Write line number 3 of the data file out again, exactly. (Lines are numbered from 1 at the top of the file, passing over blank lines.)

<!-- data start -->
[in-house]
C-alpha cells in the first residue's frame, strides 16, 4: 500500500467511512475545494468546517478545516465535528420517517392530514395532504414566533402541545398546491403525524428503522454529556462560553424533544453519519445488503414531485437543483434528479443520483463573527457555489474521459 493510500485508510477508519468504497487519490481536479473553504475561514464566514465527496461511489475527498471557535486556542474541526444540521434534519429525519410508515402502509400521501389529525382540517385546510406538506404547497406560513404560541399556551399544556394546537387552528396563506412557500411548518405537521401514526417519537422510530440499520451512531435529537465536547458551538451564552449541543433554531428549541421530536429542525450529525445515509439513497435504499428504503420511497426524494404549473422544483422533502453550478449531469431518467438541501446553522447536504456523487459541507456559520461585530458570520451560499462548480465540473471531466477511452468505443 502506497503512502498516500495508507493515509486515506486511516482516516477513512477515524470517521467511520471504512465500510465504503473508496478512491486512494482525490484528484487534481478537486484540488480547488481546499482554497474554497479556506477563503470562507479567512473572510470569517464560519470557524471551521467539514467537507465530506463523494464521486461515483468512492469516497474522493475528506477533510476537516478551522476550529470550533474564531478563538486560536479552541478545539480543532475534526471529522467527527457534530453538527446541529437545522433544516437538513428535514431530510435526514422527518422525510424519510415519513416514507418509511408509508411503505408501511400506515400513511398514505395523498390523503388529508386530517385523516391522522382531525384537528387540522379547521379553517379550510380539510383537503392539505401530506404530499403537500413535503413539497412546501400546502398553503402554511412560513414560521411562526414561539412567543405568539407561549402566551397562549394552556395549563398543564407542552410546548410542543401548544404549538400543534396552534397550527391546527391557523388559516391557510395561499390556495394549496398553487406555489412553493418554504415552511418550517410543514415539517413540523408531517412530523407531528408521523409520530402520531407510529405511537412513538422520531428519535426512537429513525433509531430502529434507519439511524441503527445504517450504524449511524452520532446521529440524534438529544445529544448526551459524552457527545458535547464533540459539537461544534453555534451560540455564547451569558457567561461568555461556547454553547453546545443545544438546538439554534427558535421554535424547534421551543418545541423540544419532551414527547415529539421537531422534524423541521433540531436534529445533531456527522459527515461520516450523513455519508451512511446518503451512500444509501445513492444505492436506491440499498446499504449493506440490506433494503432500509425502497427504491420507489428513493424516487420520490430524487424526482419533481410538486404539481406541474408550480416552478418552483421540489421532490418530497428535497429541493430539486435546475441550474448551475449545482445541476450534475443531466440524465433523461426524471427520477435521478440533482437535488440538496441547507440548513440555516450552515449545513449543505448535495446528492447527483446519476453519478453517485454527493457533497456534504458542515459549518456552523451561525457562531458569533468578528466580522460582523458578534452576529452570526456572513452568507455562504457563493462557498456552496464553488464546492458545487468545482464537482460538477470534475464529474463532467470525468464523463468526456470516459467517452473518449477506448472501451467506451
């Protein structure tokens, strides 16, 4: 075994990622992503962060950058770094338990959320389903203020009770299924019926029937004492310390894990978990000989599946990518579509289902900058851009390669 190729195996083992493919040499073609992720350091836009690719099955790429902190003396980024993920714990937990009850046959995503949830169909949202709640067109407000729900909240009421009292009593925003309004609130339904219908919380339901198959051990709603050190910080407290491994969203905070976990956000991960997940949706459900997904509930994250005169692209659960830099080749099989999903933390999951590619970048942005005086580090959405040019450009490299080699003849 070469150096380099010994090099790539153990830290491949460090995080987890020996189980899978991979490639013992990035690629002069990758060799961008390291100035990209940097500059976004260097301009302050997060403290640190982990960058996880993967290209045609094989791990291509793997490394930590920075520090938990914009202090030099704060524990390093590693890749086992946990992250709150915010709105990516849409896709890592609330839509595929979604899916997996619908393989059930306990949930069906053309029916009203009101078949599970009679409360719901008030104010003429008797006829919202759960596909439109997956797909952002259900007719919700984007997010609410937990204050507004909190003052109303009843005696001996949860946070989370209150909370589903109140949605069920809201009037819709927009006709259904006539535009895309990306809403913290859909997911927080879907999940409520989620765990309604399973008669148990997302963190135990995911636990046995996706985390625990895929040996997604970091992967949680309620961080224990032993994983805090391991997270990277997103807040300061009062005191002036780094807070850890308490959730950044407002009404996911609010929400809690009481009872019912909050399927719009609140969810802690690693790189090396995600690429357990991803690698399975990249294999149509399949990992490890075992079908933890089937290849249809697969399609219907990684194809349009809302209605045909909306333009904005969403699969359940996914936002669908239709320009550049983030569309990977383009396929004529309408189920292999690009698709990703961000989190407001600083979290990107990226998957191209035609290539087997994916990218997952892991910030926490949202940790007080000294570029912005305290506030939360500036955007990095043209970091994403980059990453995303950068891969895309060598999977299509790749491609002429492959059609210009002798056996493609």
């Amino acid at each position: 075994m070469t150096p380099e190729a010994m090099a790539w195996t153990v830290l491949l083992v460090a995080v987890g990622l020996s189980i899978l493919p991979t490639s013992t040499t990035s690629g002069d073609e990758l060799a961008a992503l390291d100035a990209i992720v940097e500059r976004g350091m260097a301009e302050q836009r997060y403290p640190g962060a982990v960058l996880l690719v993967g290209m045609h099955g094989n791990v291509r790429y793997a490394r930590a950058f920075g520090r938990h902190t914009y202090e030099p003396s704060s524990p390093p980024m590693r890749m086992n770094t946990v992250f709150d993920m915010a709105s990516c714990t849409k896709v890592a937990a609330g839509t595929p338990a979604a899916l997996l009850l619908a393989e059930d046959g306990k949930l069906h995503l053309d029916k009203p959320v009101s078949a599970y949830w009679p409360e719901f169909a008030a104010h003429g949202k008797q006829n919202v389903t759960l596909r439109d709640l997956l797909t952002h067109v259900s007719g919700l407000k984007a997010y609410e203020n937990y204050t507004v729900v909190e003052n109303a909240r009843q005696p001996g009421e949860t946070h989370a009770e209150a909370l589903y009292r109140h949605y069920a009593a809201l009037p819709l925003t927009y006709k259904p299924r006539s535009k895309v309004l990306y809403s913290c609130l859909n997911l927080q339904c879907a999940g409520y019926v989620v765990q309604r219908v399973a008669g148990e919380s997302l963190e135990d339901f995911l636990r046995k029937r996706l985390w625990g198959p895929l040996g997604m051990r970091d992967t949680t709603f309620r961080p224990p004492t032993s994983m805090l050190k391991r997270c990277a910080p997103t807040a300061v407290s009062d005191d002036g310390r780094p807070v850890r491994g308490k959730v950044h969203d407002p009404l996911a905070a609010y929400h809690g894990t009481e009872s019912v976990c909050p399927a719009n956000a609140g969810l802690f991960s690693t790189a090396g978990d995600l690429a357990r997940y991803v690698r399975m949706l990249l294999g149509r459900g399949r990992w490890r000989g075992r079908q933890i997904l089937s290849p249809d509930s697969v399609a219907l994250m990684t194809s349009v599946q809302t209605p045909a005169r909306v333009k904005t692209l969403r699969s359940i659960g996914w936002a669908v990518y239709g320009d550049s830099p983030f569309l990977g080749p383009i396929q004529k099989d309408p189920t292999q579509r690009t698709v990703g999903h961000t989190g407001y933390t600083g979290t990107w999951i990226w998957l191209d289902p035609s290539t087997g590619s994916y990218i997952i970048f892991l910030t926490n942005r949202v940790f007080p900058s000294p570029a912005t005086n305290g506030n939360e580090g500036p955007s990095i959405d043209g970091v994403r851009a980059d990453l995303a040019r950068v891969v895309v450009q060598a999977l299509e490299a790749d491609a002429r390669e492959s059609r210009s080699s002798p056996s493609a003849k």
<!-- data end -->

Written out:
């Protein structure tokens, strides 16, 4: 075994990622992503962060950058770094338990959320389903203020009770299924019926029937004492310390894990978990000989599946990518579509289902900058851009390669 190729195996083992493919040499073609992720350091836009690719099955790429902190003396980024993920714990937990009850046959995503949830169909949202709640067109407000729900909240009421009292009593925003309004609130339904219908919380339901198959051990709603050190910080407290491994969203905070976990956000991960997940949706459900997904509930994250005169692209659960830099080749099989999903933390999951590619970048942005005086580090959405040019450009490299080699003849 070469150096380099010994090099790539153990830290491949460090995080987890020996189980899978991979490639013992990035690629002069990758060799961008390291100035990209940097500059976004260097301009302050997060403290640190982990960058996880993967290209045609094989791990291509793997490394930590920075520090938990914009202090030099704060524990390093590693890749086992946990992250709150915010709105990516849409896709890592609330839509595929979604899916997996619908393989059930306990949930069906053309029916009203009101078949599970009679409360719901008030104010003429008797006829919202759960596909439109997956797909952002259900007719919700984007997010609410937990204050507004909190003052109303009843005696001996949860946070989370209150909370589903109140949605069920809201009037819709927009006709259904006539535009895309990306809403913290859909997911927080879907999940409520989620765990309604399973008669148990997302963190135990995911636990046995996706985390625990895929040996997604970091992967949680309620961080224990032993994983805090391991997270990277997103807040300061009062005191002036780094807070850890308490959730950044407002009404996911609010929400809690009481009872019912909050399927719009609140969810802690690693790189090396995600690429357990991803690698399975990249294999149509399949990992490890075992079908933890089937290849249809697969399609219907990684194809349009809302209605045909909306333009904005969403699969359940996914936002669908239709320009550049983030569309990977383009396929004529309408189920292999690009698709990703961000989190407001600083979290990107990226998957191209035609290539087997994916990218997952892991910030926490949202940790007080000294570029912005305290506030939360500036955007990095043209970091994403980059990453995303950068891969895309060598999977299509790749491609002429492959059609210009002798056996493609």